Comes now, the never-ending promotional hype of totally useless, misguided medical tourism market analysis reports. This trend of new market researcher houses preying on “wantrepreneurs” with cash burning a hole in their pocket and a desire to leapfrog ahead of competitors the easy way is actually replacing the attraction of attending the super-saturated phenomenon of medical tourism events, conferences and expos around the world. Since 2007 the market for these events and their pricey sponsorships, stand rentals, and 20-minute high-level promotional show and tell presentations has grown.
Facilitators, travel agents, tour operators and other industry stakeholders have conference fatigue. They are conference poor with nothing to show for it.
They cannot continue to travel to these events, pay registration fees, visa and immigration fees, meals at pricey hotel restaurants, pay for baggage to transport attire for gala dinners. Many are unable to carve out huge chunks of each month from family and other obligations to attend pointless business-to-business (B2B) meetings with hospitals and clinics that will not or cannot host inspection visits to complete business transactions. They realize that in order to refer patients, they must personally vet locations, providers and hotels in situ and not rely on Photoshop edited photographs that may not even resemble the hospitals and clinics they spoke with at the events.
Many are further disenchanted by the quality of workshops and proprietary certification courses that bestow dodgy credentials that are rebuked by the market as worthless, if not downright misrepresentative of one’s professional competency earned in three days’ time. The evidence is the abandonment of the certifications due to non-renewal. If certification made a difference to the certificants’ business success, they wouldn’t dream of allowing it to lapse.
So without repeated attendance at these medical tourism industry events, how could one possibly hope to survive? Comes now, the alternative to event attendance: The PDF-formatted market research reports sold as an e-commerce product.
- No hard-copy publishing cost is figured into this product.
- The editing is 100% desktop published internally without external review.
- The reports promise “someone’s” analysis of the global medical tourism market by segmentation, regional analysis, leading (unbranded) suppliers and facilities, scope, and applications.
- The reports cover all the continents except for Antarctica (give it time!) and publish numbers of projected market growth without even so much as a standard for enumeration in place that has been mutually agreed by the stakeholders, worldwide.
Who publishes these reports? From where has the data been drawn and by whom was it interpreted? What is their competency and who recognizes their expertise? Can they be questioned for clarification? Is this all just generalities like an astrology prediction in the local newspaper read entirely for amusement?
Exactly who do they expect to purchase these reports? And how do we know that they didn’t purchase the one written last month, change a few words and re-release the generalized data in a new layout?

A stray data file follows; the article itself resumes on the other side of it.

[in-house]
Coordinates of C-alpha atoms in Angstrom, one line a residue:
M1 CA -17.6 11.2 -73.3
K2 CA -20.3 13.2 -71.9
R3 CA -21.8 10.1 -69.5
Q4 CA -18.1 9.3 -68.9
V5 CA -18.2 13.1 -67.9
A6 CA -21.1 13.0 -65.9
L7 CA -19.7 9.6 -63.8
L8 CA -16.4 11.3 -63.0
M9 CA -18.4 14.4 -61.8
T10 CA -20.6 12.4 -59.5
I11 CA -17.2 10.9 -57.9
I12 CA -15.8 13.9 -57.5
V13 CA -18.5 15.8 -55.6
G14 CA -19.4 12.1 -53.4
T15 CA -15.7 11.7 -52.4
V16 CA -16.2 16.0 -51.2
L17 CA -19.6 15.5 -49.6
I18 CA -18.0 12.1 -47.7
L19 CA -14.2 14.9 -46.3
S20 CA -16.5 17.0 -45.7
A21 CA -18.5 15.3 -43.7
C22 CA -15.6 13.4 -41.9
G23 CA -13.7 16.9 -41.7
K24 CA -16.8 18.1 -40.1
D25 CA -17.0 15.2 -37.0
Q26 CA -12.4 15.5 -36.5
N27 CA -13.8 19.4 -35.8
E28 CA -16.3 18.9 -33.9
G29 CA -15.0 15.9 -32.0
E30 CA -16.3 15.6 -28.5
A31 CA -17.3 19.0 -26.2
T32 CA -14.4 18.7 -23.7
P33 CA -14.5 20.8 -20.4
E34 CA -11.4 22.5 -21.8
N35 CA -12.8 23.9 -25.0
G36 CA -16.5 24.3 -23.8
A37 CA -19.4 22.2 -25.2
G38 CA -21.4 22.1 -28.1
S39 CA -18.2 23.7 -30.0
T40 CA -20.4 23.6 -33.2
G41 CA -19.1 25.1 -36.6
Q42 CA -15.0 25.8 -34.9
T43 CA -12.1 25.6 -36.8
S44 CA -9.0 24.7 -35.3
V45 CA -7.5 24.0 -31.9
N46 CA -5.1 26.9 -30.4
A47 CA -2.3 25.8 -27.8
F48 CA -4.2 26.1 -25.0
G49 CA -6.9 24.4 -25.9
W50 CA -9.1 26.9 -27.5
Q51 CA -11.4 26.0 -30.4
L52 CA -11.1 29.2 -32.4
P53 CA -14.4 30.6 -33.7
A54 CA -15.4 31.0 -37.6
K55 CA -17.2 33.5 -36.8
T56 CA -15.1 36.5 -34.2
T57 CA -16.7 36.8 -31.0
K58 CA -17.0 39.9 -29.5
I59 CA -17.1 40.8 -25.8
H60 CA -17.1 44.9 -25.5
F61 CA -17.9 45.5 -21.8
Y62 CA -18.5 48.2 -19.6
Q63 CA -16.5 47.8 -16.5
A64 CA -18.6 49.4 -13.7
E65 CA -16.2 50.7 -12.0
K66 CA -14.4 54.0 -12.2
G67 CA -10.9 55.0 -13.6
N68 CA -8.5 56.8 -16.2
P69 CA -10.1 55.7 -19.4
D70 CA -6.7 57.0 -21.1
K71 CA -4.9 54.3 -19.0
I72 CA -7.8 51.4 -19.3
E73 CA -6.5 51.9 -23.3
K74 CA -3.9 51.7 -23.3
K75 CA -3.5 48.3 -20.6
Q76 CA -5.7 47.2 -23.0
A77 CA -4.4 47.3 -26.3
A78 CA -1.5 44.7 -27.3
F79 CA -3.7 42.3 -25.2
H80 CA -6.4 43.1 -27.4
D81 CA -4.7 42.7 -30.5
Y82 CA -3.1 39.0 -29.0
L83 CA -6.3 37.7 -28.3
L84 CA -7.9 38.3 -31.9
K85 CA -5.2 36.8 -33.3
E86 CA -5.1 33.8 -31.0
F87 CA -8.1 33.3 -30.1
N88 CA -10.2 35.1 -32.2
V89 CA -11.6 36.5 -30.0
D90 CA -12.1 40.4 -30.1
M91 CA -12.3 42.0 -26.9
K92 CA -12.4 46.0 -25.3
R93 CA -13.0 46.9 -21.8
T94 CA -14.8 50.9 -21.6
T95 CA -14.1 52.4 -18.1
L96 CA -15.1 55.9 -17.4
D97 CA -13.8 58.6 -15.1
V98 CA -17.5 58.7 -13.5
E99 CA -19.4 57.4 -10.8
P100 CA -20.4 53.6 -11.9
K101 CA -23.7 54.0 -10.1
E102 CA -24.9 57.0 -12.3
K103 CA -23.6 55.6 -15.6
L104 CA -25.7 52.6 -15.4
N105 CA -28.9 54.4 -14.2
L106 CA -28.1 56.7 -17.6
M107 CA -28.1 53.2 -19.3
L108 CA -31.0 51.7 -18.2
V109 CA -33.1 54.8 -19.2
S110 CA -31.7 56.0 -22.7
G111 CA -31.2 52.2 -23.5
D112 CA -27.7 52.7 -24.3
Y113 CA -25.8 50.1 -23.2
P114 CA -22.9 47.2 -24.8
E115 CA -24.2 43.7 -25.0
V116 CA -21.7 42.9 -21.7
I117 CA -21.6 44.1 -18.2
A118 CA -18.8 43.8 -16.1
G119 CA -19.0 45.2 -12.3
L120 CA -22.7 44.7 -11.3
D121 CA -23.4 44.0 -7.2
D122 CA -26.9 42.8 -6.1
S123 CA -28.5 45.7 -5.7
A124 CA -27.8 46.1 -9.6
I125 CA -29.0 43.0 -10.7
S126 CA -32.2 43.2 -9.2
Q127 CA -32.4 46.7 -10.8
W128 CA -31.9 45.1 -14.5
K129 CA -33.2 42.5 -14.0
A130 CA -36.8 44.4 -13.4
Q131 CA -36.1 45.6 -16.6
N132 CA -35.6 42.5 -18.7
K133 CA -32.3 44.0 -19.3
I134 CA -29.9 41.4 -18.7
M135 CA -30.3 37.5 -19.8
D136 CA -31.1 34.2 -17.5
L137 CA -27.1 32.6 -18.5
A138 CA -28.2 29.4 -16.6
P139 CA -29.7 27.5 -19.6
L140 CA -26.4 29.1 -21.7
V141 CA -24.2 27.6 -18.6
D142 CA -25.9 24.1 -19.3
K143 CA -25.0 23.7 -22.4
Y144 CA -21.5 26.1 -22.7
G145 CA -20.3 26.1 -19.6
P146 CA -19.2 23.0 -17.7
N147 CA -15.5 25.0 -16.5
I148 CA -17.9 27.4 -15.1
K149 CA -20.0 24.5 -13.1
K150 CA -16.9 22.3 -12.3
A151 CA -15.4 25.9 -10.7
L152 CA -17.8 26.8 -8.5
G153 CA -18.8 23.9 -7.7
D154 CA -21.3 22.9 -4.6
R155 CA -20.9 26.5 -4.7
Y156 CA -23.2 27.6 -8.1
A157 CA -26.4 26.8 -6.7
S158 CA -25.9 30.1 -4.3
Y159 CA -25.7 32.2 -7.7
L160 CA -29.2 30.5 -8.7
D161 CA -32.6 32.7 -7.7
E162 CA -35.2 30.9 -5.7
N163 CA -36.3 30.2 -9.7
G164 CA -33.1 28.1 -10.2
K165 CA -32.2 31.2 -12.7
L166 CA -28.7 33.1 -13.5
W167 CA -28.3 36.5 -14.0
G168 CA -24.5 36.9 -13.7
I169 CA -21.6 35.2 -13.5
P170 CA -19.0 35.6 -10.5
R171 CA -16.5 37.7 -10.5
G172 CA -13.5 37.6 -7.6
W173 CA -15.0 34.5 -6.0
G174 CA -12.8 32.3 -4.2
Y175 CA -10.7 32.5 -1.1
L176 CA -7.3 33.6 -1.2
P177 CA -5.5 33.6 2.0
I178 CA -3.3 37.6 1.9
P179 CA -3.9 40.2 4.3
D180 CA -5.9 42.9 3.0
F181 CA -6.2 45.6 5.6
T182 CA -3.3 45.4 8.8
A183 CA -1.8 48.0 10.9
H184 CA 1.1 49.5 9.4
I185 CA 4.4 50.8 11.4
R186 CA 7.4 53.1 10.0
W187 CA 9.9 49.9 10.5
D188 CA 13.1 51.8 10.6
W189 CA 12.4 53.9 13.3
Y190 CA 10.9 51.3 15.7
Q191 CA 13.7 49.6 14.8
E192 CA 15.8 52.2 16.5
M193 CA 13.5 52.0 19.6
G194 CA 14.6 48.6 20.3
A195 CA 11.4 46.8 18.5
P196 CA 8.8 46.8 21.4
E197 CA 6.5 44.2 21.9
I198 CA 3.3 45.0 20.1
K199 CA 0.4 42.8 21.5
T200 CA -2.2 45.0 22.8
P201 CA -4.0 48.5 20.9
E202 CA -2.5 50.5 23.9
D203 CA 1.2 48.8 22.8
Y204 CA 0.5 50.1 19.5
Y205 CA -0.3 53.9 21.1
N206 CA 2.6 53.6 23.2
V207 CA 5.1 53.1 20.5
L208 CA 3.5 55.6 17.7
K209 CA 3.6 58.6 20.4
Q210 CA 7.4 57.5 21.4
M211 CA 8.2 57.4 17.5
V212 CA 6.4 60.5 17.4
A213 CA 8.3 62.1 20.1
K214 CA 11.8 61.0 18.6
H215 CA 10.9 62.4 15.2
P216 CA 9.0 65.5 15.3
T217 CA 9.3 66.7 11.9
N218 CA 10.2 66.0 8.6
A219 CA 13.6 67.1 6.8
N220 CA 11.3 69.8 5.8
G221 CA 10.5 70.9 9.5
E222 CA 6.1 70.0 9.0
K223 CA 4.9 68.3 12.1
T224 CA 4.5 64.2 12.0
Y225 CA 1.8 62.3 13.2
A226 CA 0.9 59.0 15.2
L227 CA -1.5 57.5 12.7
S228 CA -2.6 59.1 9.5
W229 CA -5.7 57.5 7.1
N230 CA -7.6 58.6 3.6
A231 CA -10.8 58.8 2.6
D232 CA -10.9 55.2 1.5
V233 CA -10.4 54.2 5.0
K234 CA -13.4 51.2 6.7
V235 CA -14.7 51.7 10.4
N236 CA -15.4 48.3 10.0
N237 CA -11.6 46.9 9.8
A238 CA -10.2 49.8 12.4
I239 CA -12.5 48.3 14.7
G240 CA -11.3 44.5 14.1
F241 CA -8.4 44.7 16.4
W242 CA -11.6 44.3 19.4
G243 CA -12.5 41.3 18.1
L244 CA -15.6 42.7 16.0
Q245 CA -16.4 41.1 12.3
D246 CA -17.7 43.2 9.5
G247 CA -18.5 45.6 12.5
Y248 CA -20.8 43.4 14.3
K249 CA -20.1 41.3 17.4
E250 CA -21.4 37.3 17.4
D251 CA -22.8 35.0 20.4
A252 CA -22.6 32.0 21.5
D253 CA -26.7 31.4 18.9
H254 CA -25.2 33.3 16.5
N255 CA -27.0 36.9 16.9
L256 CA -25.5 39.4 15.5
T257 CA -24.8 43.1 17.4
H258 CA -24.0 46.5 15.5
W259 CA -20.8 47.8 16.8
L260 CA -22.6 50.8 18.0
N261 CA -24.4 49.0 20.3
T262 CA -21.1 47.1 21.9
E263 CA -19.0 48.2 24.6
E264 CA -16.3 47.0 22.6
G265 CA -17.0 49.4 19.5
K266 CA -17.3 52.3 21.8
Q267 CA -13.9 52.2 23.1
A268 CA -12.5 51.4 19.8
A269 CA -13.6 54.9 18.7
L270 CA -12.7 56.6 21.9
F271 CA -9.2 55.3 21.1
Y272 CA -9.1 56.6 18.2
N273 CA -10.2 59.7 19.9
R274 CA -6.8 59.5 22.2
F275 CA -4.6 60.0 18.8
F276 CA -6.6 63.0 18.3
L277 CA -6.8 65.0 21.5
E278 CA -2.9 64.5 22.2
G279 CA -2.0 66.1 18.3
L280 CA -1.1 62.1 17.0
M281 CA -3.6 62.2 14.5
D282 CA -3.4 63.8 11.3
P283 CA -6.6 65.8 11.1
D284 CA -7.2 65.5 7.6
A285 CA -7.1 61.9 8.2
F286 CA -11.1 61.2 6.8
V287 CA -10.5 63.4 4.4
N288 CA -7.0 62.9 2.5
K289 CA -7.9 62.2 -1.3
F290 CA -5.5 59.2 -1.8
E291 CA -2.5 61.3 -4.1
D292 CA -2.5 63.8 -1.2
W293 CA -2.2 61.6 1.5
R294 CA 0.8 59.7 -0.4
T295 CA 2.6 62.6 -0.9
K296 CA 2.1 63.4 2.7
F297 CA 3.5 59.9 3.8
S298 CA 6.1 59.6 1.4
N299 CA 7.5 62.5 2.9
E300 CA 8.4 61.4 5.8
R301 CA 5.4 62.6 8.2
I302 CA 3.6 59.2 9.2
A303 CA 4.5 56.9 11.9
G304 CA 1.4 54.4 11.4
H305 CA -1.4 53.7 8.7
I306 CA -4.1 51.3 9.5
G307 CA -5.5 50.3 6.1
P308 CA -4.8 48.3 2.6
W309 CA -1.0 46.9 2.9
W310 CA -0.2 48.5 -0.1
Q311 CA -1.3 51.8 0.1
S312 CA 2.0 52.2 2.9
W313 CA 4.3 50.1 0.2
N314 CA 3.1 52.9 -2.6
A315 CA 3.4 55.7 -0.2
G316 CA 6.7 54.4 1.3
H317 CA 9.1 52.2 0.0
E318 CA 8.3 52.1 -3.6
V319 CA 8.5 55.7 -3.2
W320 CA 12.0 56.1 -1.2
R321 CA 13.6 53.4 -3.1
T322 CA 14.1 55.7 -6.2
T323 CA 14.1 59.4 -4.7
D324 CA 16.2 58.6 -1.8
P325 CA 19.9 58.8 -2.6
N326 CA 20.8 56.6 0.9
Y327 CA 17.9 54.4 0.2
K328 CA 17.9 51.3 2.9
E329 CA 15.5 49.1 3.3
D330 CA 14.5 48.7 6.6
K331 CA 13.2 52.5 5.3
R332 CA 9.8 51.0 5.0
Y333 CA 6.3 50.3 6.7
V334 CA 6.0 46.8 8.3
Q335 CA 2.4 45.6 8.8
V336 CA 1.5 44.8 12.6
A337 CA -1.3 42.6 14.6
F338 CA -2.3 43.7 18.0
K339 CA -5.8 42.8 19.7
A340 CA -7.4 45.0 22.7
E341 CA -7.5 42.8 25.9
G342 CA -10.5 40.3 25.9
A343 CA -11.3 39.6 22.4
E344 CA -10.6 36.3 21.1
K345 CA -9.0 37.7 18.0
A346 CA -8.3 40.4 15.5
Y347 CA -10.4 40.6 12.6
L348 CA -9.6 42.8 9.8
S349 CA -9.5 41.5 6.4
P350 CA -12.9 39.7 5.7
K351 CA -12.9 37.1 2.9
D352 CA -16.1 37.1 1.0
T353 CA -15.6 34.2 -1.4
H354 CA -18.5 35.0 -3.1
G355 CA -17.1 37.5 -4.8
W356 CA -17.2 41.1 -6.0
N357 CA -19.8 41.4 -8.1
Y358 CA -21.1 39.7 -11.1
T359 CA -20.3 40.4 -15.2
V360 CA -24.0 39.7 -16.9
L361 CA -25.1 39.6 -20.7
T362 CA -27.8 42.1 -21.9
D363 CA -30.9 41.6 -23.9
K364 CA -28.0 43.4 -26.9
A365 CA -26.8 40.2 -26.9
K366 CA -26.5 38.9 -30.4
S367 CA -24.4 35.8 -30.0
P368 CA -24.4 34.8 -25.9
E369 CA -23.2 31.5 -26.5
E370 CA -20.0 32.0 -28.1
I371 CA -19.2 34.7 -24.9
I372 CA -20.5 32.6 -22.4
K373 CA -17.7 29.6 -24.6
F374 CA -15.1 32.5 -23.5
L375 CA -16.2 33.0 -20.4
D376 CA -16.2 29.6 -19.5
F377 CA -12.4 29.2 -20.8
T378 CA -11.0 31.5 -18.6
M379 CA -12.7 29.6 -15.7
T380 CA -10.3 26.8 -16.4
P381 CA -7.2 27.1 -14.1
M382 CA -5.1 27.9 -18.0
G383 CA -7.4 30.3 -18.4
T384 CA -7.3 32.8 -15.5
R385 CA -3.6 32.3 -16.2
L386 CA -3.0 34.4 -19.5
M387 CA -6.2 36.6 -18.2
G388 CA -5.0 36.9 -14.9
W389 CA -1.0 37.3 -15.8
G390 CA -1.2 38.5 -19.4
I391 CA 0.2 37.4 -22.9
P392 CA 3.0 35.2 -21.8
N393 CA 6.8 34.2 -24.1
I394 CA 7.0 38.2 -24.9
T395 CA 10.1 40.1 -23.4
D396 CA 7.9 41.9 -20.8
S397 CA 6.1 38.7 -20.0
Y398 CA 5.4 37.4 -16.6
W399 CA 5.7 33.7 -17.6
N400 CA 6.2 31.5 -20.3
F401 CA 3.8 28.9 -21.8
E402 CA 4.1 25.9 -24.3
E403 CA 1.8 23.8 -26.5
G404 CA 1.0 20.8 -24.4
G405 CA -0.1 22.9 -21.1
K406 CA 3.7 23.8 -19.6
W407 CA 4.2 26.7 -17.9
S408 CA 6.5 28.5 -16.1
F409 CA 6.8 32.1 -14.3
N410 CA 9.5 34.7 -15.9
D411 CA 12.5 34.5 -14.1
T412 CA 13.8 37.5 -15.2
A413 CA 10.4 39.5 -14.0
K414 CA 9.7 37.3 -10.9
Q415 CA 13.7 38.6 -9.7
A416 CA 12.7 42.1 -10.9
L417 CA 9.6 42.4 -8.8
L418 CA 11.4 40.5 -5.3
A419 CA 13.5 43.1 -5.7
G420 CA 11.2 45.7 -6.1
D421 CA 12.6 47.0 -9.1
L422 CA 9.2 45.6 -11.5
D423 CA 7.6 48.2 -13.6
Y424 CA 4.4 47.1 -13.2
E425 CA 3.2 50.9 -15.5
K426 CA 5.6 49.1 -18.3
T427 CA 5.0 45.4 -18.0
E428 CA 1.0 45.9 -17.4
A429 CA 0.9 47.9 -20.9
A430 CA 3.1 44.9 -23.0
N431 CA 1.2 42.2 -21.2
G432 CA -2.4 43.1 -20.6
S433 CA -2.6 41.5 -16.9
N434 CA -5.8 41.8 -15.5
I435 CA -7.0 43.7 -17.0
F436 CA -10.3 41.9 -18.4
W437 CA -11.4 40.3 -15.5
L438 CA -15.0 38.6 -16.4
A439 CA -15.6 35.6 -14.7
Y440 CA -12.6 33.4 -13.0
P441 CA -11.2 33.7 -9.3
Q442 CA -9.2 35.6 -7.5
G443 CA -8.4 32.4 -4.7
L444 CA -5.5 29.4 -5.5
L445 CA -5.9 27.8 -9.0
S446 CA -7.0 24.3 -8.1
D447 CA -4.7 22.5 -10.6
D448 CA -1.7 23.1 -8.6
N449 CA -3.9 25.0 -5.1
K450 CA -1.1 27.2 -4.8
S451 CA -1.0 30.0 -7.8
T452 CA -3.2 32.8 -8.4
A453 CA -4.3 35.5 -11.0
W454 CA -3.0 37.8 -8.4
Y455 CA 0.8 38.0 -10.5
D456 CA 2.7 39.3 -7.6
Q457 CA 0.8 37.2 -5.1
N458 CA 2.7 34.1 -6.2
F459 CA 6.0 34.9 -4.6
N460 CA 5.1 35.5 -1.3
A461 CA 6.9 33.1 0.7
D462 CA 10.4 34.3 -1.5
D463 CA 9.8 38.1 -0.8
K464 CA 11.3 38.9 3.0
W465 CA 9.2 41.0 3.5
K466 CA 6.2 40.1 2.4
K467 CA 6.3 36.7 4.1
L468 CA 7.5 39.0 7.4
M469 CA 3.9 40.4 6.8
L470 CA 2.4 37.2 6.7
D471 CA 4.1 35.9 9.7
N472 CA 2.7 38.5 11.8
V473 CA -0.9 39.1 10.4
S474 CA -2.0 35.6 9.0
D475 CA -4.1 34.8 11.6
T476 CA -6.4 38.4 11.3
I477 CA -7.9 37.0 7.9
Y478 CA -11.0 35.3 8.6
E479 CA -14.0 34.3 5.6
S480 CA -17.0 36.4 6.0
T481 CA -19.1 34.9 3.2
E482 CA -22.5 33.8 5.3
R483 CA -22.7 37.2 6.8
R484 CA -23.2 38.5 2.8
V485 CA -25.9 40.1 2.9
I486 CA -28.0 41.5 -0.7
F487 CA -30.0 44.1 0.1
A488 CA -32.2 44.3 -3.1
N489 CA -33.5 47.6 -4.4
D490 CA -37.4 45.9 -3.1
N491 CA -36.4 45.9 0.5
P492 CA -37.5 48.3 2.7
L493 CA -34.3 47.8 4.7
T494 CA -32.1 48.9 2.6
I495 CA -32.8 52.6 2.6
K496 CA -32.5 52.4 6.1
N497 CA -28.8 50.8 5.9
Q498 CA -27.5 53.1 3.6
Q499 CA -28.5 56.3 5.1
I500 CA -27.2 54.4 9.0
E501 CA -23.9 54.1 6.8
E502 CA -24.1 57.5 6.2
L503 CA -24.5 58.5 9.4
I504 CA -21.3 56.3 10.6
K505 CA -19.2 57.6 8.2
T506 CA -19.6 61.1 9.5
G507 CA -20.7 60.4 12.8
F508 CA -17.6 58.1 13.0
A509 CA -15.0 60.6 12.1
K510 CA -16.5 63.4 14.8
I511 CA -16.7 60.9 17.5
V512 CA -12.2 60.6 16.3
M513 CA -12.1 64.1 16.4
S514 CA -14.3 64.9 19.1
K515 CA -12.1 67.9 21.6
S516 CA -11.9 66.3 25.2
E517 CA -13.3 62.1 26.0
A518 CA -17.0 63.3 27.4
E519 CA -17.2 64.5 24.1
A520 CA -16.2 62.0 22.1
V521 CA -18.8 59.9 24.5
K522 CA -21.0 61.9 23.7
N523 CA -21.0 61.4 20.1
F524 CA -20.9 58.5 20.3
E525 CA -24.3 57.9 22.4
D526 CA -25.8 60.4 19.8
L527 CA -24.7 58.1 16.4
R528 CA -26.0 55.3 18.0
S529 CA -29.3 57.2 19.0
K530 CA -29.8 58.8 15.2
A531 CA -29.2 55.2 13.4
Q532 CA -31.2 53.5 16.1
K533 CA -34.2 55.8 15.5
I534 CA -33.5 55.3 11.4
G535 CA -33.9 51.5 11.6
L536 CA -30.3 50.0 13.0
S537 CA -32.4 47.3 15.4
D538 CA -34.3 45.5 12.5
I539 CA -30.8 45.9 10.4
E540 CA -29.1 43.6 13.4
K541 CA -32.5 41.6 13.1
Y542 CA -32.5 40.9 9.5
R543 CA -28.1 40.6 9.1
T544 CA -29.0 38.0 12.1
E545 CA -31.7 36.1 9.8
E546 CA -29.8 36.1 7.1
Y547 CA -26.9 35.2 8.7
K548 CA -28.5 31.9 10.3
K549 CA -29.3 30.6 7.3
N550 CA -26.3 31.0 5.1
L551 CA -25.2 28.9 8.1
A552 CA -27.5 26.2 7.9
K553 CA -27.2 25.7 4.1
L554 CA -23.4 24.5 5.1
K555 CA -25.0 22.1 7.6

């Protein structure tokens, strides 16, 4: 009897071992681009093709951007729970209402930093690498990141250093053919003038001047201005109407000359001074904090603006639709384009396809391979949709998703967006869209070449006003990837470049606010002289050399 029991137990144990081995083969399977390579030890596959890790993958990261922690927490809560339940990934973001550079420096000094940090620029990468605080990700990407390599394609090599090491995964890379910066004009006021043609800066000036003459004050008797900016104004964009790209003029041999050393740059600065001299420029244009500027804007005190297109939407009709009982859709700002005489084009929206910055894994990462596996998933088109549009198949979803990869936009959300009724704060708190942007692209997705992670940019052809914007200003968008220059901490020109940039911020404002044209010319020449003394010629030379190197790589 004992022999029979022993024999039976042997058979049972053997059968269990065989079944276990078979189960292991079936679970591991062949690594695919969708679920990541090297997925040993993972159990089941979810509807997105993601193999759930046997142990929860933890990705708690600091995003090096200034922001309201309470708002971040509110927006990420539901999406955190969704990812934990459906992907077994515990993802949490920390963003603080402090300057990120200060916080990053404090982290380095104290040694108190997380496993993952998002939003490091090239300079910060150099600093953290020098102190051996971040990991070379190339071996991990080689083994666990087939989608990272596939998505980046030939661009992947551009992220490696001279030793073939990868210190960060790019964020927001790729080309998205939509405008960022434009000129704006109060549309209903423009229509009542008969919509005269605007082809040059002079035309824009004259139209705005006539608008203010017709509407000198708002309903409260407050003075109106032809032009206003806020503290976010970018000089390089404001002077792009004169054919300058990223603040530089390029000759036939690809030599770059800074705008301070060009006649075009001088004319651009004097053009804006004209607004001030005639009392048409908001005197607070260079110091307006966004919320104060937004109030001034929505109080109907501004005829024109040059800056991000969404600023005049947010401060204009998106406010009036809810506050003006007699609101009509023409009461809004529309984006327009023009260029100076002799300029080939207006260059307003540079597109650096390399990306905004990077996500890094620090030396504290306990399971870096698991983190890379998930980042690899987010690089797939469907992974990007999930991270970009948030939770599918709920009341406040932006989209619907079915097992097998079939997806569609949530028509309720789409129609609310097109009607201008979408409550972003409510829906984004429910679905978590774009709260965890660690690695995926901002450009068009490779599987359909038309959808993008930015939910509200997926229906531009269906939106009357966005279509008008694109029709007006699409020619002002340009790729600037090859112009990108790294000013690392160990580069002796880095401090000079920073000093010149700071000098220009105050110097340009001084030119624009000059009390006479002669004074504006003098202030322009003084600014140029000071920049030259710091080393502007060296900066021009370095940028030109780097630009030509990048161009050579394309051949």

In a recent promotional email addressed to my cat, the promotional hyperbole started with a totally misinformed definition of what is medical tourism. If one cannot get the definition correct, how can the remainder of the information be reliable? It goes on to mention services that are most frequently availed, (also wrong, and with no percentages, utilization incidence frequency or travel routes) which also happen to align with the services featured in the report. How clever and convenient.
Another featured section in the reports are the “key players”. I reviewed the list of key player health facilities, many of which I know their executives personally and believe that they would pay a fee to be included in these “Key Player” lists and blurbs and photo spreads. Some are respectable outlets of inpatient and outpatient care. Others…are not.
As for market segmentation, the promotional piece states that the reports offer all-inclusive segmental analysis of the medical tourism market on the basis of type. It then further supports this statement with the inclusion of only seven specialties, leaving the remaining specialties and sub-specialties unmentioned.
A mere USD $4000-7000 for a digital soft copy in PDF.
Don’t miss your opportunity to own your very own personal copy of this not-to-be-missed data from three to five years in the past. You shouldn’t dream of doing medical tourism business without it!
And be sure to tell your business insurance underwriter and shareholders or hedge fund manager how clever you were that you could simply purchase a report, develop a product and professional service based on an anonymous researchers’ e-commerce products, and then publish a website and start steering patients to hospitals and surgeons for a percentage of the surgery fee as a kickback! Maybe we’ll see you on the cover of Fortune magazine or the Robb Report in the next year or two! Or being interviewed on Lifestyles of the Daft and Hopeful.